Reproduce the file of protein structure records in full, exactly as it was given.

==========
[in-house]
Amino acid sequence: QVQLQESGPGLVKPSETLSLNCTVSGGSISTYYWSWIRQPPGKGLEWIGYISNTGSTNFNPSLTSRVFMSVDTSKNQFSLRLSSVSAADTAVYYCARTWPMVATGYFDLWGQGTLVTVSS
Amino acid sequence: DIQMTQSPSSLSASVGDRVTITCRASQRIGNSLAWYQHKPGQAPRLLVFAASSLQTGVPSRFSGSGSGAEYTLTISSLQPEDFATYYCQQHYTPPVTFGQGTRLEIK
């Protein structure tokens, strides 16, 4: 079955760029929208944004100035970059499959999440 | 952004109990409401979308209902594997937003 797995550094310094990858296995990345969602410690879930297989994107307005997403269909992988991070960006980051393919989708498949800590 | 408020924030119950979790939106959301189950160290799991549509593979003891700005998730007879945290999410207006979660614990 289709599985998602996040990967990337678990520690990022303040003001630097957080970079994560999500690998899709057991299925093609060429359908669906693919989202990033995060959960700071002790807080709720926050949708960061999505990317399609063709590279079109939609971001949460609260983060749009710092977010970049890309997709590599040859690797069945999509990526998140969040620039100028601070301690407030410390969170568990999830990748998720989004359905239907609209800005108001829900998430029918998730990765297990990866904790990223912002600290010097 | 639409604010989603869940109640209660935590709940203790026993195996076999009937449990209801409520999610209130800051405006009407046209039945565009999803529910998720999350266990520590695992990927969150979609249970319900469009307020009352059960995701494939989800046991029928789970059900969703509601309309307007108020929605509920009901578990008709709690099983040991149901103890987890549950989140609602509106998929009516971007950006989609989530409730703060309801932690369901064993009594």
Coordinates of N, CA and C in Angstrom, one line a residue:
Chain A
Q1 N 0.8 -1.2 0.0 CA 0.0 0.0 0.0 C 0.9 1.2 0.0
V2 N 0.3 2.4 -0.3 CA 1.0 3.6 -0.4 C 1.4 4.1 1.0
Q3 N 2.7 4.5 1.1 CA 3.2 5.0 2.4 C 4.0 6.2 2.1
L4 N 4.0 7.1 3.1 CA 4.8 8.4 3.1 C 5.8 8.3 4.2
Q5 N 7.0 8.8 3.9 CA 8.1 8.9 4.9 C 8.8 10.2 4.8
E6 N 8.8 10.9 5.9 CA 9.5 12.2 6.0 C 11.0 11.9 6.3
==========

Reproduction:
[in-house]
Amino acid sequence: QVQLQESGPGLVKPSETLSLNCTVSGGSISTYYWSWIRQPPGKGLEWIGYISNTGSTNFNPSLTSRVFMSVDTSKNQFSLRLSSVSAADTAVYYCARTWPMVATGYFDLWGQGTLVTVSS
Amino acid sequence: DIQMTQSPSSLSASVGDRVTITCRASQRIGNSLAWYQHKPGQAPRLLVFAASSLQTGVPSRFSGSGSGAEYTLTISSLQPEDFATYYCQQHYTPPVTFGQGTRLEIK
């Protein structure tokens, strides 16, 4: 079955760029929208944004100035970059499959999440 | 952004109990409401979308209902594997937003 797995550094310094990858296995990345969602410690879930297989994107307005997403269909992988991070960006980051393919989708498949800590 | 408020924030119950979790939106959301189950160290799991549509593979003891700005998730007879945290999410207006979660614990 289709599985998602996040990967990337678990520690990022303040003001630097957080970079994560999500690998899709057991299925093609060429359908669906693919989202990033995060959960700071002790807080709720926050949708960061999505990317399609063709590279079109939609971001949460609260983060749009710092977010970049890309997709590599040859690797069945999509990526998140969040620039100028601070301690407030410390969170568990999830990748998720989004359905239907609209800005108001829900998430029918998730990765297990990866904790990223912002600290010097 | 639409604010989603869940109640209660935590709940203790026993195996076999009937449990209801409520999610209130800051405006009407046209039945565009999803529910998720999350266990520590695992990927969150979609249970319900469009307020009352059960995701494939989800046991029928789970059900969703509601309309307007108020929605509920009901578990008709709690099983040991149901103890987890549950989140609602509106998929009516971007950006989609989530409730703060309801932690369901064993009594």
Coordinates of N, CA and C in Angstrom, one line a residue:
Chain A
Q1 N 0.8 -1.2 0.0 CA 0.0 0.0 0.0 C 0.9 1.2 0.0
V2 N 0.3 2.4 -0.3 CA 1.0 3.6 -0.4 C 1.4 4.1 1.0
Q3 N 2.7 4.5 1.1 CA 3.2 5.0 2.4 C 4.0 6.2 2.1
L4 N 4.0 7.1 3.1 CA 4.8 8.4 3.1 C 5.8 8.3 4.2
Q5 N 7.0 8.8 3.9 CA 8.1 8.9 4.9 C 8.8 10.2 4.8
E6 N 8.8 10.9 5.9 CA 9.5 12.2 6.0 C 11.0 11.9 6.3